A Plea for Civility in the Online Blind Community

They say confession is good for the soul, so I’ll start with a confession. I’m usually a decisive kind of guy, but I confess that I abandoned writing this post a few times. I’m enjoying a fairly peaceful online life right now, and I’d like to keep it that way. But if you’re reading this post, it means I decided to publish. And I would have published it because there’s something in the back of my mind that says if I say nothing, I’ve been derelict in my duty to speak out at best, complicit in the behaviour I deplore through my lack of action at worst.

This is a subject I’ve thought about raising on a few occasions, but I feel compelled to do it now because of a blog post that was written about an assistive technology company and its blind CEO. I’m not going to link to it, because I know enough about the law to know that the post could well be libellous. I also need to be as non-specific about the subject matter in the post in question as possible, because since Mosen Consulting started, I’ve not blogged about the Windows screen reading industry. Even if I think I can separate my own opinions as a consumer from some of the work I do, I’ve been around long enough to know that it’s often perception that matters, not reality.

So I’d like to make the following points as matters of general principle.

The blind community is a tiny minority. We face rampant unemployment. We’re frequently discriminated against. Our heads can get tired from bashing them repeatedly against a brick wall when services aren’t accessible and our needs are ignored. Many of us struggle financially. For all that, as I say on the home page of this sight, there’s never been a better time to be blind, and much of the progress we’ve made has been due to determined, capable, gifted blind people.

Leaders in any minority will emerge who try to make a difference. The blind community has such leaders in advocacy, business, technology, blindness services, social tools and many other fields. Leaders, be they blind or sighted in whatever endeavours they pursue, put themselves out there. They take risks. Sometimes they’ll enjoy great success, and sometimes they’ll screw up. Many people in business, the arts and politics have hit low points, but they’ve bounced back, because there’s something inside them that treats failure as a challenge, not as a final judgement. Resilience is a fundamental leadership quality.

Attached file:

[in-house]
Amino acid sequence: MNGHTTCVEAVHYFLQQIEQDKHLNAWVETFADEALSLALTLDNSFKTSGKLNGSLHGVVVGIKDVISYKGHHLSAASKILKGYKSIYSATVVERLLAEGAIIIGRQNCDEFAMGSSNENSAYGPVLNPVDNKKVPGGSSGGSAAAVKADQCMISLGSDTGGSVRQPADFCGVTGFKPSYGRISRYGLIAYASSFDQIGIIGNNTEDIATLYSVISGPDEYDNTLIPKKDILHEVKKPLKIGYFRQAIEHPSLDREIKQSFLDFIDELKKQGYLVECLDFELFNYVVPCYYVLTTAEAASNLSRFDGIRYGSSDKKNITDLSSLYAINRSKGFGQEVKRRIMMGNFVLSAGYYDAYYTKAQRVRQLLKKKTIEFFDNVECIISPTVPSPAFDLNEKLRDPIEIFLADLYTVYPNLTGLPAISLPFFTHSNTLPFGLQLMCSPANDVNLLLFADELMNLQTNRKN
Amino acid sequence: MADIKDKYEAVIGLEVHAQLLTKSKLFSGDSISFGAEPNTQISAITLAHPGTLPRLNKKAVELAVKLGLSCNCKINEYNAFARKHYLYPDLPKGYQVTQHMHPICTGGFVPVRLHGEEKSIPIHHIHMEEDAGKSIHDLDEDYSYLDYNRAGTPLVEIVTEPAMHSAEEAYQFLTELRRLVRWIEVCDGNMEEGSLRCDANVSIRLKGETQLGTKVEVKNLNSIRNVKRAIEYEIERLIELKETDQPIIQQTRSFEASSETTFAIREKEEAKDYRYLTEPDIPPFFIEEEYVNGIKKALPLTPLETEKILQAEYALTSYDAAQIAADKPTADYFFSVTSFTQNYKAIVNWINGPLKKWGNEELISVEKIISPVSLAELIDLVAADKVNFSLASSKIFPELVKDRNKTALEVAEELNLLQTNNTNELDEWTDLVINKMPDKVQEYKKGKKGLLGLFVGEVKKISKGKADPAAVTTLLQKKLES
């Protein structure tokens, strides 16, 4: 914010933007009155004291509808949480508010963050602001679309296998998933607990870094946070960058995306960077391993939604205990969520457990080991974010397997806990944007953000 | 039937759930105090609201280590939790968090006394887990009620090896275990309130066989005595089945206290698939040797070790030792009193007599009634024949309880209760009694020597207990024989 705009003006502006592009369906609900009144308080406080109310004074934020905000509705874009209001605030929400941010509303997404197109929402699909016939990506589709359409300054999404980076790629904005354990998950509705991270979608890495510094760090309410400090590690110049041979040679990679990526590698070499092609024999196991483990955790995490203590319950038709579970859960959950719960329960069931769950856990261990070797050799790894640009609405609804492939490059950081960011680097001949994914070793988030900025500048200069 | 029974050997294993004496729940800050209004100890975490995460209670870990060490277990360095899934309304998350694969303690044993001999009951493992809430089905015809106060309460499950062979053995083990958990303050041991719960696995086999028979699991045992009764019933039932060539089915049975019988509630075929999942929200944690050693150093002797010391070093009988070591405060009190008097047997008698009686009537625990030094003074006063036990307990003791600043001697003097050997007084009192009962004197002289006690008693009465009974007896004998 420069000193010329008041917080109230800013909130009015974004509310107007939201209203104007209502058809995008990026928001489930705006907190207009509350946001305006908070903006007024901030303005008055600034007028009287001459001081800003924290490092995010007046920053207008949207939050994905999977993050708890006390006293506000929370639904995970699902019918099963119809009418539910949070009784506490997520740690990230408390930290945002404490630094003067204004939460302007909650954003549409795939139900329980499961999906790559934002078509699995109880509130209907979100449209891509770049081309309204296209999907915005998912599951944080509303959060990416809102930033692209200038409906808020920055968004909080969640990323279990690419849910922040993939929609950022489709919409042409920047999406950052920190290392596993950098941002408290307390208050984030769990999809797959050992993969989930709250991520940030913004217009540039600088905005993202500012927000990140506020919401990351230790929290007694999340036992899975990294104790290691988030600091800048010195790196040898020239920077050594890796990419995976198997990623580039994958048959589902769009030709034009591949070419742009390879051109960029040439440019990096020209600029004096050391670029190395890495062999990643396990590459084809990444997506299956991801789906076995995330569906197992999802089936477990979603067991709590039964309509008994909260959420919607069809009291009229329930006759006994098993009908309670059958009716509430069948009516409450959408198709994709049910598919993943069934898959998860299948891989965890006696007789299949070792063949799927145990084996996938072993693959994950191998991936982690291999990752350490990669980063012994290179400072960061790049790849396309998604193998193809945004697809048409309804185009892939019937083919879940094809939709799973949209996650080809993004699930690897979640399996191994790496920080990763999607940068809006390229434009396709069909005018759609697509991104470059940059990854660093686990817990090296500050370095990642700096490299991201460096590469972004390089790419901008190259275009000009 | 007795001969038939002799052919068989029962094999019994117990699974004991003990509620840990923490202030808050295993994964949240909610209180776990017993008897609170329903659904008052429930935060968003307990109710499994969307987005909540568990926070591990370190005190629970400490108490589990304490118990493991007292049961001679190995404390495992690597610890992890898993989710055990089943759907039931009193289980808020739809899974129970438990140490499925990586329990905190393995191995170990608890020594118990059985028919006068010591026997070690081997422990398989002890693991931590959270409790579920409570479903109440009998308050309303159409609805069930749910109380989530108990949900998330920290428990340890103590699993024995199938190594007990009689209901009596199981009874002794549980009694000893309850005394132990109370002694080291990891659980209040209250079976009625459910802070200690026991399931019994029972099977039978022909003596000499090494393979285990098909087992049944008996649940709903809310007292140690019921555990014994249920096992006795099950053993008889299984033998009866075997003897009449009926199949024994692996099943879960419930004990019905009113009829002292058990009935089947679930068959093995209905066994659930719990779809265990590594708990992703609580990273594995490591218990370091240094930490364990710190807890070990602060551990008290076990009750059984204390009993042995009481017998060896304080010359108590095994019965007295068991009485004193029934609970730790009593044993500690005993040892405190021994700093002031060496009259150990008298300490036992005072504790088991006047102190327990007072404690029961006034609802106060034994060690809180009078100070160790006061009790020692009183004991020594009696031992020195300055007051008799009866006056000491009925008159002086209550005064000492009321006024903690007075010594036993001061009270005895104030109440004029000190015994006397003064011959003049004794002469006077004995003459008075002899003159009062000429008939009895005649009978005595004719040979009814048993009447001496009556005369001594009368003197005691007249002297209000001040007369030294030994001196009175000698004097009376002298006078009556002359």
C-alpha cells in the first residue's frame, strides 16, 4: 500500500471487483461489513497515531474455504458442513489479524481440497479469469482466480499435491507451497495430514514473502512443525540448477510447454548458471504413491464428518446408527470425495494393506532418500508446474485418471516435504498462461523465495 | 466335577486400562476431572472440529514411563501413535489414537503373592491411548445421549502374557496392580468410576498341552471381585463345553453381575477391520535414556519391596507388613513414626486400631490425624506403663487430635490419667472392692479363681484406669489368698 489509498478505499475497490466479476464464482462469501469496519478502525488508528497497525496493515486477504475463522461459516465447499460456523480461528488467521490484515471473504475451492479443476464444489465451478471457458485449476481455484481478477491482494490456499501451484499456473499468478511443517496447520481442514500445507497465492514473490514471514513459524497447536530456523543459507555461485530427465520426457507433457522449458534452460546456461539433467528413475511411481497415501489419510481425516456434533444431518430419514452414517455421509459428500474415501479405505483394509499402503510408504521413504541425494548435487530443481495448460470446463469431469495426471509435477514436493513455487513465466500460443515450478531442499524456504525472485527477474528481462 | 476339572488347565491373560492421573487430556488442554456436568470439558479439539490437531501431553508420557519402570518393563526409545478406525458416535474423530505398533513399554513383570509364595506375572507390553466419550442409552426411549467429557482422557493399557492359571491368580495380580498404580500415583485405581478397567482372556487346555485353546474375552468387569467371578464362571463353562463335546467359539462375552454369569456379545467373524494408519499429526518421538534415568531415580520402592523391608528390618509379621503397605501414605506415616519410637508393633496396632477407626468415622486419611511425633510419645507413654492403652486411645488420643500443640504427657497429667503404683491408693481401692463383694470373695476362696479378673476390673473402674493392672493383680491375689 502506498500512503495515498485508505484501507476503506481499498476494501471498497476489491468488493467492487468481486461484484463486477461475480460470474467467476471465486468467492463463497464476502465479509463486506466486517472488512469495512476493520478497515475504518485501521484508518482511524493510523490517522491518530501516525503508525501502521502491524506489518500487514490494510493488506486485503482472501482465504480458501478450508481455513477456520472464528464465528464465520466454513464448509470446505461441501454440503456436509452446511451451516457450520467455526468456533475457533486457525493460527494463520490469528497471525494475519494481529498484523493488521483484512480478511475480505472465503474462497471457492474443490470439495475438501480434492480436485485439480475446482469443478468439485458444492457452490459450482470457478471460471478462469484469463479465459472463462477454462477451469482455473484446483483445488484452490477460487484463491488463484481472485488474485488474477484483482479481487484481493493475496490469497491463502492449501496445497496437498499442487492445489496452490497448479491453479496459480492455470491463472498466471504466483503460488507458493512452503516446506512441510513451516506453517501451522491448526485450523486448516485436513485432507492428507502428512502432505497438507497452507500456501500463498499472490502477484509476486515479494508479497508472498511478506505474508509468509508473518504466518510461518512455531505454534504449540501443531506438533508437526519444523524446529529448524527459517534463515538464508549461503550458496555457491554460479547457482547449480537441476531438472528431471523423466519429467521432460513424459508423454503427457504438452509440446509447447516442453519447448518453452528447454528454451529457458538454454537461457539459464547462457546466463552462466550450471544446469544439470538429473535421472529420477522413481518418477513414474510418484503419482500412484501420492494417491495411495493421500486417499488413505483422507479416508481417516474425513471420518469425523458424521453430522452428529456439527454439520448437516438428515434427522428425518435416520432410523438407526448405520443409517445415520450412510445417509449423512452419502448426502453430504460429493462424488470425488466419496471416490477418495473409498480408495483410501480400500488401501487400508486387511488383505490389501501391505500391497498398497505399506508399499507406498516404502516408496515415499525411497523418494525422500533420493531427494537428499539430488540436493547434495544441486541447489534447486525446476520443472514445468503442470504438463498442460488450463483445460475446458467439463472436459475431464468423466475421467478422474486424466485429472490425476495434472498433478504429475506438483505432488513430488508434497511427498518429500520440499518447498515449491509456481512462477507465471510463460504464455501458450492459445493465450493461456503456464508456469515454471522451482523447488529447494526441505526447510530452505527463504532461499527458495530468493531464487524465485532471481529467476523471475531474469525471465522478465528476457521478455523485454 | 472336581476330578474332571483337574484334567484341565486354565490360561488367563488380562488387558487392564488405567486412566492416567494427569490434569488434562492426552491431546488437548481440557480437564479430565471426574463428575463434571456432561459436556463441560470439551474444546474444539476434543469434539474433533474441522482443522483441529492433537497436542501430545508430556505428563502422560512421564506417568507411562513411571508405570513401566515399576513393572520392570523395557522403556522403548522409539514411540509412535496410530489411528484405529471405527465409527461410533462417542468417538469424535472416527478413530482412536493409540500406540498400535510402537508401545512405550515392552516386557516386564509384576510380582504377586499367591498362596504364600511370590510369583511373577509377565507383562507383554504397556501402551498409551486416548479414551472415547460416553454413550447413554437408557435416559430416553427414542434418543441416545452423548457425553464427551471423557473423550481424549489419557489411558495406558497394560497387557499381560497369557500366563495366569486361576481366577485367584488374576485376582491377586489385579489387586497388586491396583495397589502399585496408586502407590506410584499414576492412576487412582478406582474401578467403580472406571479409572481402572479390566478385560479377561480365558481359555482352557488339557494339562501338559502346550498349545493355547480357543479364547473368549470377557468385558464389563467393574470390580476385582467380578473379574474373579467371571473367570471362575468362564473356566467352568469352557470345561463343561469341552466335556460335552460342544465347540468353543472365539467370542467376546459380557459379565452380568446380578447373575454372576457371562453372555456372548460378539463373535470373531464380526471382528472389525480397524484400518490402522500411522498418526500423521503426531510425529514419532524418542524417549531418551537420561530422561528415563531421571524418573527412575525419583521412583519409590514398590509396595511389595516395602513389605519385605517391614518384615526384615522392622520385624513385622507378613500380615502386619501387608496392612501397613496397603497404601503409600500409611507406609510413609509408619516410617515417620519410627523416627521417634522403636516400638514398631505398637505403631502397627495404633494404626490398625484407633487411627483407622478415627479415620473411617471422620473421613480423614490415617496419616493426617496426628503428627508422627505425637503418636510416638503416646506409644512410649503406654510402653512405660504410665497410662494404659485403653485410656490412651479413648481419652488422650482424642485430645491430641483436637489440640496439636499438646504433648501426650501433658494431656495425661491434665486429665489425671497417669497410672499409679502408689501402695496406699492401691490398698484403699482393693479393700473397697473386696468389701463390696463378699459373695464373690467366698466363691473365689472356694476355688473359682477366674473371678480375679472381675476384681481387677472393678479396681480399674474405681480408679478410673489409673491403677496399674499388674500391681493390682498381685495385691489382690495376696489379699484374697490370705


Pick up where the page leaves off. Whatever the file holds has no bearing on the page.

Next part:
When people put themselves out there in that way, they get noticed. People elect them, buy from them, work for them, and or trust them. Because they’re human, they’ll get it wrong sometimes. And when they get it wrong, they should be held to account. If we’re affected by a decision they’ve taken, we’re absolutely entitled to criticise that decision and point out what we perceive to be its negative consequences. But because we’re all human, there’ll be those among us who resent the success of others, and feel the need to attack them to bring them down a peg or two.

Maybe you’re saying, “sure sure, but none of this is blindness-specific”, and you’d be right. Visit any mainstream blog, and there’s no shortage of posts full of venom. As for the comments, well, comments on many blogs make one wonder about the future of the human race. People sit behind keyboards, often hiding behind an alias, and spew the most vile personal vitriol, apparently without any thought for the fact that a real human being just like them is the subject of it. So no, this isn’t just a blind thing.

But the fact that civility seems to be disappearing rapidly from social discourse at large isn’t a reason for us not to examine our conduct in the online blind community. I believe we don’t have the luxury of bitterness and ranker, because of the common challenges we face.

There’s also the matter of scale. When you’re part of a minority, the bigger fish seem bigger, because the pond is smaller. Today, I’ve been listening to music on Spotify, then switched to Pandora for a while. Last night, I caught an audio-described movie on Netflix, and I called my ISP about seeing if they could give me a better deal. I don’t know the name of a single employee of any of these companies off the top of my head, even the CEos. Yet when it comes to blindness-specific companies, I’m familiar with a number of names in all of them. Traditionally, we’ve enjoyed, and I think now expect, much closer, more personal interaction between senior people in the blindness technology industry than is typical of other businesses we interact with. We feel like we know many of them, and many of them have been around for, like, ever. They’re personalities of sorts, big fish in a very small pond.

Let me be clear, I’m not saying people in our community should be immune from criticism, nor am I saying we should passively be grateful for everything we have. I don’t think gratitude and constructive criticism are mutually exclusive at all. I’m grateful every day for all the assistive technology I use, but that doesn’t mean I think the products are perfect, nor does it mean I’ll refrain from making public comment about how I’d like to see them improved. We’re consumers too. If we genuinely don’t believe a product is meeting our needs or that we’re not getting value for money, we should point that out, hopefully in a clear manner and in a way that’s designed to encourage.